winter pieces hails from 1959, ten years after the Sketches, and consists of four brief movements and an epilog. In this work, silence plays an especially important role. I guess there must a lot of stillness in Danish winter scenes. In between the silences are seemingly random clusters of notes (or are the silences in between the clusters?), but shortly into the piece, the listener realizes that these “random” sequences are actually nothing of the sort, but form a tapestry, where some of the pictorial representation on it is obscured. One can almost see the icicles hanging from the trees in this frigid work. sommer intermezzi deals with a warmer scene, and shows some similarities in its structure, including the upward arpeggiated figuration, to “Thalatta!” The program notes refer to there being enchantment in the air in this work, and that seems as good a description to me as any.
The Passacaglia, dating from 1948, is the earliest work in this recital—the composer was but 24 years of age when he wrote this Baroque-inspired work. Typical in works in this genre, a sequence of notes is iterated and then forms the basis for a series of variations. The harmonies are exquisite, and the work builds up to an impressive climax. raindrop interludes (Borup-Jørgensen seems to like titles in lower case) is a rather pointillistic work, perfectly suited to the portrayal of raindrops, although I must say these drops seem rather large in size. The notes state that Chopin’s Raindrop Prelude hovers in the background, but I didn’t hear any resemblance to that work, or anything else by Chopin. Nevertheless, the composer has written an evocative nature piece here.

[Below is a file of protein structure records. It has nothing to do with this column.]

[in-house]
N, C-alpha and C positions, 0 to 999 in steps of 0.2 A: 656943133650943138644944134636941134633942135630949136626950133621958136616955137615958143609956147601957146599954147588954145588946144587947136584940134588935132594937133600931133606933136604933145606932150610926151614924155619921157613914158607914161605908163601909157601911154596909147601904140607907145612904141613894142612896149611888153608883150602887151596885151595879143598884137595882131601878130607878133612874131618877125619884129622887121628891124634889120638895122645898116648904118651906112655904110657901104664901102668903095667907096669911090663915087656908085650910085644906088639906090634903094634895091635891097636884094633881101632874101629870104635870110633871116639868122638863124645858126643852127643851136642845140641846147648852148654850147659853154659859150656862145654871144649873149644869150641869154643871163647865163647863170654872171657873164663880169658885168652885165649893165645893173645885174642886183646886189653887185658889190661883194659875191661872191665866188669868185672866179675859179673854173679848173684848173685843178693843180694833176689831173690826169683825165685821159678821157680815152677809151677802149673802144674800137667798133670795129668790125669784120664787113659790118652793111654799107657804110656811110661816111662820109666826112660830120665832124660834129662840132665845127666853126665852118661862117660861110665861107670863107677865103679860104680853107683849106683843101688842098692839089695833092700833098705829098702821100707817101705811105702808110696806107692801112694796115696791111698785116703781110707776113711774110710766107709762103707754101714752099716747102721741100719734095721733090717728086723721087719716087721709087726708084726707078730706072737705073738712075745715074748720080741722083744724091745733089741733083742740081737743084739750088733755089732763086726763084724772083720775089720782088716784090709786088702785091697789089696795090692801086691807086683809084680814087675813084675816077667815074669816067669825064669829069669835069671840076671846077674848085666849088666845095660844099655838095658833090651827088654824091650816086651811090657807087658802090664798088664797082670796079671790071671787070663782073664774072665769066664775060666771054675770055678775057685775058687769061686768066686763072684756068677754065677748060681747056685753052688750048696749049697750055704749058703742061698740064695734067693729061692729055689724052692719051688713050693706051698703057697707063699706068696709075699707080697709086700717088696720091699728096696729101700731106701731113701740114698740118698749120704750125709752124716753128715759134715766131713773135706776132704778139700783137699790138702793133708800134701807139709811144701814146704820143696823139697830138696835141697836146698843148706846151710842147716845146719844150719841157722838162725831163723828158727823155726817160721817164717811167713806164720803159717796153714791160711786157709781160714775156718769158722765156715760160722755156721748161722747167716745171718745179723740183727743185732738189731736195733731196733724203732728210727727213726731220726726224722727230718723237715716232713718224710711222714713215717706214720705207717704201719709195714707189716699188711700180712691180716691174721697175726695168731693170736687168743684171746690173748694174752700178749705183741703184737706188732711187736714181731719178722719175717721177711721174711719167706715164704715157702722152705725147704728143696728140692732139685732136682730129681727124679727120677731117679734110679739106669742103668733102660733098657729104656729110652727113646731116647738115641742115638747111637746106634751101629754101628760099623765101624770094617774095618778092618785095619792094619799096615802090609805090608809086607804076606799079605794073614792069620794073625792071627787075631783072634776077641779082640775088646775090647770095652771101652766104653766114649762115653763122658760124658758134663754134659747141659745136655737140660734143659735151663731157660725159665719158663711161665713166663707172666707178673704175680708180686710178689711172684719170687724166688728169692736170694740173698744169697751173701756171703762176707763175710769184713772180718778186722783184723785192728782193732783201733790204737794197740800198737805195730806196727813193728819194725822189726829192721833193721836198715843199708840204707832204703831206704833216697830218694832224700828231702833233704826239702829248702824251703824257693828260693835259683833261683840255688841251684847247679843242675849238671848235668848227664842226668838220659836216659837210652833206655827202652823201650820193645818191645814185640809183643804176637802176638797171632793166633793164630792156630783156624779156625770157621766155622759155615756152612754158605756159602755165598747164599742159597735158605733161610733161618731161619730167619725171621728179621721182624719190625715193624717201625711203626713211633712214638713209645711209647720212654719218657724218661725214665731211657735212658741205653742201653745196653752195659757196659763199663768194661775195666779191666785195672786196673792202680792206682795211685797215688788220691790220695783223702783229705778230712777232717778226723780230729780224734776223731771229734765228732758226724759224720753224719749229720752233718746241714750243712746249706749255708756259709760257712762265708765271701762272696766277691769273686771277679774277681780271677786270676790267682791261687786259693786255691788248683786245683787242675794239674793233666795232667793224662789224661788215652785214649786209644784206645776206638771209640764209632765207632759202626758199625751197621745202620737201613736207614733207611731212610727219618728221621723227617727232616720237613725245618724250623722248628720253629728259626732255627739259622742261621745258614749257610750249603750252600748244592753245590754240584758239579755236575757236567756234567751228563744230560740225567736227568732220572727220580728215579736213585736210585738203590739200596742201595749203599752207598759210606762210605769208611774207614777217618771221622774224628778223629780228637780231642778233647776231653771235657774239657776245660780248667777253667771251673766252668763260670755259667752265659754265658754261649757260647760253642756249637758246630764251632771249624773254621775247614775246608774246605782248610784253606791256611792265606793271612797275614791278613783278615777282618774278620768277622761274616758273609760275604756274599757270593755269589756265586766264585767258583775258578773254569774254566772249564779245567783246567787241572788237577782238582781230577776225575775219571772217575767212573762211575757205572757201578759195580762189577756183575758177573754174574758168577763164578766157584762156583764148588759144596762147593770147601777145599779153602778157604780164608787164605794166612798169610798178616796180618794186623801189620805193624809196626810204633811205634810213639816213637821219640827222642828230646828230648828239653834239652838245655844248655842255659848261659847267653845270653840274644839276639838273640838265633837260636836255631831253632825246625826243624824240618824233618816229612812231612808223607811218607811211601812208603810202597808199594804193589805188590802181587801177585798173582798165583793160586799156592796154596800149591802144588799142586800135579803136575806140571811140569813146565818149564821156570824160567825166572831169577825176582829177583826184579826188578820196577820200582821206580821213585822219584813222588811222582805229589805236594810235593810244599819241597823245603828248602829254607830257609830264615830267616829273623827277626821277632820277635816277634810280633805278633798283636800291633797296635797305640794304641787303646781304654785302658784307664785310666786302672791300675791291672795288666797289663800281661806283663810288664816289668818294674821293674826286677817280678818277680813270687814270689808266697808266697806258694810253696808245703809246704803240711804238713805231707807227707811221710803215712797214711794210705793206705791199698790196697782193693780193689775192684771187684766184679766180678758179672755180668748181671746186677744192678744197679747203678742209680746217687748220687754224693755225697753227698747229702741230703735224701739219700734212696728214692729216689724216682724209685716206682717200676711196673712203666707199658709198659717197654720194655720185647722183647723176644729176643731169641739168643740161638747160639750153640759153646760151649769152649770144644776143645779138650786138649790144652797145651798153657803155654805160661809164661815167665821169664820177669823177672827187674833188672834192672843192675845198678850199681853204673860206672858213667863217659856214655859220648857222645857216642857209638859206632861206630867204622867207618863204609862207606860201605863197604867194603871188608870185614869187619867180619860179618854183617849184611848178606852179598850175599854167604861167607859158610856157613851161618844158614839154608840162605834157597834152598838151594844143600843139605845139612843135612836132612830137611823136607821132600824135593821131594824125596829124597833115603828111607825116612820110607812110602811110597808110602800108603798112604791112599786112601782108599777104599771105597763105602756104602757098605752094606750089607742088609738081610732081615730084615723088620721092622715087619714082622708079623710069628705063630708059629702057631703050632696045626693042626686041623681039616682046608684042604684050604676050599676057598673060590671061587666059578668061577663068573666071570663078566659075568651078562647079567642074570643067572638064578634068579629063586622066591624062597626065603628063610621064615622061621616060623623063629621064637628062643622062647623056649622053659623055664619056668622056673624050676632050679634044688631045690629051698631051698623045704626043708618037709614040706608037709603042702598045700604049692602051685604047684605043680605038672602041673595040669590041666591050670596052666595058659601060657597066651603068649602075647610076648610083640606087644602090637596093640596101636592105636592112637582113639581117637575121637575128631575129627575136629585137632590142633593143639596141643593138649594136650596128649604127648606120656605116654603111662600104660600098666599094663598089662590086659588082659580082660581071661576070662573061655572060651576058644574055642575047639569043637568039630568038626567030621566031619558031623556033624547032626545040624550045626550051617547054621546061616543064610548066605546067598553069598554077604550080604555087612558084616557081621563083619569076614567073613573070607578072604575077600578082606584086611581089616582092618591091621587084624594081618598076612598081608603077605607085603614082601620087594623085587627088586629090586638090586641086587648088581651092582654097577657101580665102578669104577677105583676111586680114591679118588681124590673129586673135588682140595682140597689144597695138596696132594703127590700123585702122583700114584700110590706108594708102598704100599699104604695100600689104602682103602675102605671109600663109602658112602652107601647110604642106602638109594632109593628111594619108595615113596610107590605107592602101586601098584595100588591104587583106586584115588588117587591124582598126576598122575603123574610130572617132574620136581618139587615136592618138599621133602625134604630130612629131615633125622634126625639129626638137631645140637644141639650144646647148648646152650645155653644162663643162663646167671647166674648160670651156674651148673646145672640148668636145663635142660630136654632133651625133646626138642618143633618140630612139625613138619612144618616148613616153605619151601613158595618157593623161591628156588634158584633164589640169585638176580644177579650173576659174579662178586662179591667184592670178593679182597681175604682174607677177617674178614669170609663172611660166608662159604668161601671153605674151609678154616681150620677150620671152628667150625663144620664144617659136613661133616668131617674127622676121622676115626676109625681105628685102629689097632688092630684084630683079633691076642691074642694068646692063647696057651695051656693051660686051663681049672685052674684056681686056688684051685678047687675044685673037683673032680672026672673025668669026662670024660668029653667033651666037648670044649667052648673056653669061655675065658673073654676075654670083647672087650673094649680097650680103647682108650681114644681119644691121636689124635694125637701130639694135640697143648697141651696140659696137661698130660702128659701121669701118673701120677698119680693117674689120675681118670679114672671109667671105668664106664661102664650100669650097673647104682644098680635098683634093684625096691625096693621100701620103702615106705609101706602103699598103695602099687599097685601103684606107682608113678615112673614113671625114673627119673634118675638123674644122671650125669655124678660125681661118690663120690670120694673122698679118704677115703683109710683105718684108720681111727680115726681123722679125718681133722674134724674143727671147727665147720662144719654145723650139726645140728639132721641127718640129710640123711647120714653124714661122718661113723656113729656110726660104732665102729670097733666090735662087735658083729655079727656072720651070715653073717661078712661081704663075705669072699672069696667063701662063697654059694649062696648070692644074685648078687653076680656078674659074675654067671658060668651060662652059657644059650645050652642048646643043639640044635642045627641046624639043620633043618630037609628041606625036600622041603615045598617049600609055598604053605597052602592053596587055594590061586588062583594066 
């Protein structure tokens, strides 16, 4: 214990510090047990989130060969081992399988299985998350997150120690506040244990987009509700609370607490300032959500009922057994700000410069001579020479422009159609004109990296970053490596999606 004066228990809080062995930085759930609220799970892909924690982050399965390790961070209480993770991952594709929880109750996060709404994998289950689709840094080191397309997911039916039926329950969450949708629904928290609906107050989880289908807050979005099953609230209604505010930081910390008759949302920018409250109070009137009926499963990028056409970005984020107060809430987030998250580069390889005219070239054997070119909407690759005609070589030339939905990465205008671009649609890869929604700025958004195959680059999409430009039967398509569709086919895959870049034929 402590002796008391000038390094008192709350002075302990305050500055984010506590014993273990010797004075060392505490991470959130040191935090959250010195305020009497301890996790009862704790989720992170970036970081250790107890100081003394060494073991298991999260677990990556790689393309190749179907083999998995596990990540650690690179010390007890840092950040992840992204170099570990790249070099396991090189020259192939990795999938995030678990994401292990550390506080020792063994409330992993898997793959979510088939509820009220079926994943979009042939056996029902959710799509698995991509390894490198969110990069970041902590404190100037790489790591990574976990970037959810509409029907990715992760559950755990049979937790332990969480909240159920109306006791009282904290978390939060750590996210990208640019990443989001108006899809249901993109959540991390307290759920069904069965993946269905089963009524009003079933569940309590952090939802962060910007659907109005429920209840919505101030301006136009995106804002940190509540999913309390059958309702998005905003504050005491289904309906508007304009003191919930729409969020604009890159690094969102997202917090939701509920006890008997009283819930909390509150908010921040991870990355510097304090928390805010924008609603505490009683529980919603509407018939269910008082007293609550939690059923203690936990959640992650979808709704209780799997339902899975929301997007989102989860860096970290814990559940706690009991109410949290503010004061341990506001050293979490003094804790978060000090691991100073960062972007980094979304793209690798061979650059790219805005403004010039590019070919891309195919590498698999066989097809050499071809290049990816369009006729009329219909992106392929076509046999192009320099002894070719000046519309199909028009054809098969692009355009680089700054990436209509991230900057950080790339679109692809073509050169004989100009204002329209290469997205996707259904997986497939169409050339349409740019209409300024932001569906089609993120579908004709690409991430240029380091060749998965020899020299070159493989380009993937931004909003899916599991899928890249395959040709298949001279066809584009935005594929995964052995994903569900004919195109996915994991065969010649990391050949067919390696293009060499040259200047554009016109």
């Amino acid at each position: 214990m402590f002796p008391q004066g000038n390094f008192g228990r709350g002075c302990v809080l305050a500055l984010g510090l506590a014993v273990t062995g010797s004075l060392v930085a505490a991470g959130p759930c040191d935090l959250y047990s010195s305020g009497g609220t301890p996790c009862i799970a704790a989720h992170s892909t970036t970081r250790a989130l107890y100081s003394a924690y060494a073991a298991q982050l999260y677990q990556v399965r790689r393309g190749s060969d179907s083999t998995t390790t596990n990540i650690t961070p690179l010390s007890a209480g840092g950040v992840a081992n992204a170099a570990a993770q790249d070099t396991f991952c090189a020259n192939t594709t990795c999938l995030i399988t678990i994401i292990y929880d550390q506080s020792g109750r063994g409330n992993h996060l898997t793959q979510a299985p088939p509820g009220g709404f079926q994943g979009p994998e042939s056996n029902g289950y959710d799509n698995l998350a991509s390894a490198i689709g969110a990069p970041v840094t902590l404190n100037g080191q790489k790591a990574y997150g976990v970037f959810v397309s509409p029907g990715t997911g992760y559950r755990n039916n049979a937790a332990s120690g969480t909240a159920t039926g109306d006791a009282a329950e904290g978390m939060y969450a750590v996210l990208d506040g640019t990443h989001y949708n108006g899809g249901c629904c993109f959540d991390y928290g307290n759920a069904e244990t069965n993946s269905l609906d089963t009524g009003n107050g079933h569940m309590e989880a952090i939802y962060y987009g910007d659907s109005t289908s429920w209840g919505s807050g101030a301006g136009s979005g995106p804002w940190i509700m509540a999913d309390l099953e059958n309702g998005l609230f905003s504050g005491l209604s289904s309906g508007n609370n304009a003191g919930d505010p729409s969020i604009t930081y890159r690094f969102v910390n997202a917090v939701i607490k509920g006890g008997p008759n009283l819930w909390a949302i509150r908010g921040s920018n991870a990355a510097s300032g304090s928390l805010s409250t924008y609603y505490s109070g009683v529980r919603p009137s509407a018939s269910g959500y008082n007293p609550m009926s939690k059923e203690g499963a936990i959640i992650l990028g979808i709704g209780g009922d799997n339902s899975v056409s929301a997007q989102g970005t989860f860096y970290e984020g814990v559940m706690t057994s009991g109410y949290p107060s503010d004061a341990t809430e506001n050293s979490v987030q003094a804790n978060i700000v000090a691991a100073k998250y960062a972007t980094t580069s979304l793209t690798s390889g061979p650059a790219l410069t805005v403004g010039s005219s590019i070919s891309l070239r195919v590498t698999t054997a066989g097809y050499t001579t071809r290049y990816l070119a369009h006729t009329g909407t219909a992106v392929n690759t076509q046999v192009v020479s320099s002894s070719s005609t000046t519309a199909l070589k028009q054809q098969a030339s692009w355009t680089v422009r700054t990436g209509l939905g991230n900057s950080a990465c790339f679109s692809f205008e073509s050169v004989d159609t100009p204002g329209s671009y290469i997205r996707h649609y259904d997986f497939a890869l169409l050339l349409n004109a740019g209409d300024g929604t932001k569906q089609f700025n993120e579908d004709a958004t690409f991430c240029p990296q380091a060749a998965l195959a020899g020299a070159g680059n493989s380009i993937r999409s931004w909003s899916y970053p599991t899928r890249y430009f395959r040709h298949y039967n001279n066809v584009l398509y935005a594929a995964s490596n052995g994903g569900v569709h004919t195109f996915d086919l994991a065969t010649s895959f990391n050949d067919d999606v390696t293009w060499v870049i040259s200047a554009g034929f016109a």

epigrammer (epigrams) is similar in its effect to the preceding work, with its alternation of silence and sound, and once again the upward arpeggios make their appearance. The work is quite austere and foreboding, and sounds as though there ought to be a program attached. Miniaturesuite is another early work, contemporaneous with Marine Sketches. Accordingly, its style is quite a bit more tonal than all of the works in this recital that date from the 1950s or later (doubtless occasioned by his studies at Darmstadt). The Suite makes its statement in terse fashion in five brief movements lasting altogether less than three minutes. Borup-Jørgensen’s Preludes for Piano are opus-mates of his winter pieces, and consequently date from 1958-9. These seven preludes vary a good bit in their forms of expression, but all evince clarity of texture, and make an impression through their extreme range of dynamics. These sound difficult to play, and probably are, but Kaltoft whips them off seemingly effortlessly.
The recital closes with Phantasiestück for celesta, and the very nature of the instrument immediately transports the listener to another musical realm. Once again, one hear’s Borup-Jørgensen’s trademark upward arpeggios and dripping sounds, but heard on the celesta they assume an entirely different character.
The piano artistry of Erik Kaltoft must be applauded. These works need a first-rate pianist to bring across, and he does, superbly. His touch and timing is perfectly tuned to the temperament of the music, and I doubt that anyone else will make a better case for this music. The recorded piano sound is forward and very lifelike. Warmly recommended to fans of contemporary keyboard music. David DeBoor Canfield